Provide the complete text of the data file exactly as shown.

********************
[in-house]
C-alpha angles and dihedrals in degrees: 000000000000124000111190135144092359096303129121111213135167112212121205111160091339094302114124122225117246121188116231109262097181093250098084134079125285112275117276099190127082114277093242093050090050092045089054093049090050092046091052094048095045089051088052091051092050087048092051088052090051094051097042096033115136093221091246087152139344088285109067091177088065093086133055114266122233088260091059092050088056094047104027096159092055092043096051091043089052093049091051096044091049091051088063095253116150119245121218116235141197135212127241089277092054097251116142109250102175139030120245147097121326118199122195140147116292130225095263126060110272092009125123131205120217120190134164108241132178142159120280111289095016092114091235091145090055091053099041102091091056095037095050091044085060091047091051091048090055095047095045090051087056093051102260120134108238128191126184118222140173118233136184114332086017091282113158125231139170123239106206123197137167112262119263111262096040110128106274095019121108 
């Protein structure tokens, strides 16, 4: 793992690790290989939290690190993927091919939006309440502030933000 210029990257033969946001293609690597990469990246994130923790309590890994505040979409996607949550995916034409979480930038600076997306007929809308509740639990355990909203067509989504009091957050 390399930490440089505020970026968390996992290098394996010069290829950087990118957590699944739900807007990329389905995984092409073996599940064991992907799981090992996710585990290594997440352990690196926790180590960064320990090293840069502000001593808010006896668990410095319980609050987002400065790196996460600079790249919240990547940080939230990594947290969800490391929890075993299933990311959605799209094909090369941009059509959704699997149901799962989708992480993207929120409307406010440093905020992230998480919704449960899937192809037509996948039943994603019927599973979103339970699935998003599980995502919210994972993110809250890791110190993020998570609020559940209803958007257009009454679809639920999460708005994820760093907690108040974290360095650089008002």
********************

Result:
[in-house]
C-alpha angles and dihedrals in degrees: 000000000000124000111190135144092359096303129121111213135167112212121205111160091339094302114124122225117246121188116231109262097181093250098084134079125285112275117276099190127082114277093242093050090050092045089054093049090050092046091052094048095045089051088052091051092050087048092051088052090051094051097042096033115136093221091246087152139344088285109067091177088065093086133055114266122233088260091059092050088056094047104027096159092055092043096051091043089052093049091051096044091049091051088063095253116150119245121218116235141197135212127241089277092054097251116142109250102175139030120245147097121326118199122195140147116292130225095263126060110272092009125123131205120217120190134164108241132178142159120280111289095016092114091235091145090055091053099041102091091056095037095050091044085060091047091051091048090055095047095045090051087056093051102260120134108238128191126184118222140173118233136184114332086017091282113158125231139170123239106206123197137167112262119263111262096040110128106274095019121108 
């Protein structure tokens, strides 16, 4: 793992690790290989939290690190993927091919939006309440502030933000 210029990257033969946001293609690597990469990246994130923790309590890994505040979409996607949550995916034409979480930038600076997306007929809308509740639990355990909203067509989504009091957050 390399930490440089505020970026968390996992290098394996010069290829950087990118957590699944739900807007990329389905995984092409073996599940064991992907799981090992996710585990290594997440352990690196926790180590960064320990090293840069502000001593808010006896668990410095319980609050987002400065790196996460600079790249919240990547940080939230990594947290969800490391929890075993299933990311959605799209094909090369941009059509959704699997149901799962989708992480993207929120409307406010440093905020992230998480919704449960899937192809037509996948039943994603019927599973979103339970699935998003599980995502919210994972993110809250890791110190993020998570609020559940209803958007257009009454679809639920999460708005994820760093907690108040974290360095650089008002």